Cornwall Insight’s Benchmark Power Curve (BPC) for the British Electricity Market which covers England, Scotland, and Wales, shows that while prices will drop from the current levels, they will remain high. Prices are expected to rise to £150/MWh in Winter 2025 due to closures of nuclear power stations, delays to Hinkley C, and increasing high-cost peaking capacity.
Renewable generation capacity will rapidly increase to meet targets and will help meet rising demand; however, marginal gas-fired generation sets power prices.
Figure 1: Power price forecasts – average per fiscal year
Source Cornwall Insight Benchmark Power Curve
Tom Edwards, Senior Modeller at Cornwall Insight said:
“While we are used to seeing headlines depicting energy prices at an all-time high, unfortunately, while prices will reduce, our modelling shows that pre-2021 prices are not making a comeback this decade and likely beyond.
“Rising EU demand for non-Russian gas has pushed up gas prices across the world, and these higher prices have increased production costs for power, with gas set to remain the marginal fuel source for producing power throughout the remainder of the 2020s. With all GB coal capacity due to close by April 2024 and many nuclear power stations coming to the end of their lives, high power prices will continue to feed through into consumer bills.
“To stabilise and reduce power prices will take two important steps. Firstly, reducing our reliance on volatile fossil fuel prices by diversifying supplies and increasing renewables power generation. The government ambition to build new nuclear and reach 50GW of offshore wind by 2030 is an important and ambitious step but it should also be matched by removing barriers to onshore wind and solar PV.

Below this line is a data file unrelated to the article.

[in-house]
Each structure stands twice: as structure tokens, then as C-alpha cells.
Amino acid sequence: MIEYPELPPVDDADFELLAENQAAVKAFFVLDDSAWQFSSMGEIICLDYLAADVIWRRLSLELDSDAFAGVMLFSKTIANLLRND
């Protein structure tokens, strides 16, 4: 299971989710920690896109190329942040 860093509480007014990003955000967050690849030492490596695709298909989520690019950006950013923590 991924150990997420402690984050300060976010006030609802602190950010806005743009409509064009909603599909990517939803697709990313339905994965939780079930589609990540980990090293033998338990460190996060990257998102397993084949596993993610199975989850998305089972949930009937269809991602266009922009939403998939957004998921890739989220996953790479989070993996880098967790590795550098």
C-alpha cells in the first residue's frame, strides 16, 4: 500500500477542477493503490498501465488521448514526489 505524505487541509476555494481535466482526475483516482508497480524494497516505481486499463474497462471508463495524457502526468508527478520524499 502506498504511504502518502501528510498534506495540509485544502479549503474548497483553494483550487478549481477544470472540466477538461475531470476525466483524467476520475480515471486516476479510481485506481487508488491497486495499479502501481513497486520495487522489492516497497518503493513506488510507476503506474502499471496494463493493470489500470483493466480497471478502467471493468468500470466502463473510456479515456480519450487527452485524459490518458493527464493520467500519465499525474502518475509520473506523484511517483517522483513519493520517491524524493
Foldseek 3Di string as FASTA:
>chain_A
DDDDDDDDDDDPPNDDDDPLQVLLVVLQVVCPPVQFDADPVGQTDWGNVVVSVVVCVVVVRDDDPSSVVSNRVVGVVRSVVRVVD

“Secondly, we need to increase the flexibility and stability of the power supply. Ultimately, we must ensure we have the capacity to back-up short-term variations in renewables power supply, as well as the infrequent longer periods of low winds. This will involve, yet unpromised, investment in long duration energy storage including pumped storage and hydrogen storage.
“Our power curve does little to alleviate consumer or supplier concerns over energy prices, and the government and other policy makers are simply not providing protection for power prices in the shorter-term. The next decade and beyond will see significant changes to the energy generation technology mix with renewables becoming more and more important. We must make sure that not only do we plan for long-term generation, but we work to design a wholesale market which supports investment in new low carbon capacity at the lowest possible cost to consumers. We welcome BEIS announcement of the Review of the Energy Market Arrangements (REMA) as part of the energy security strategy.”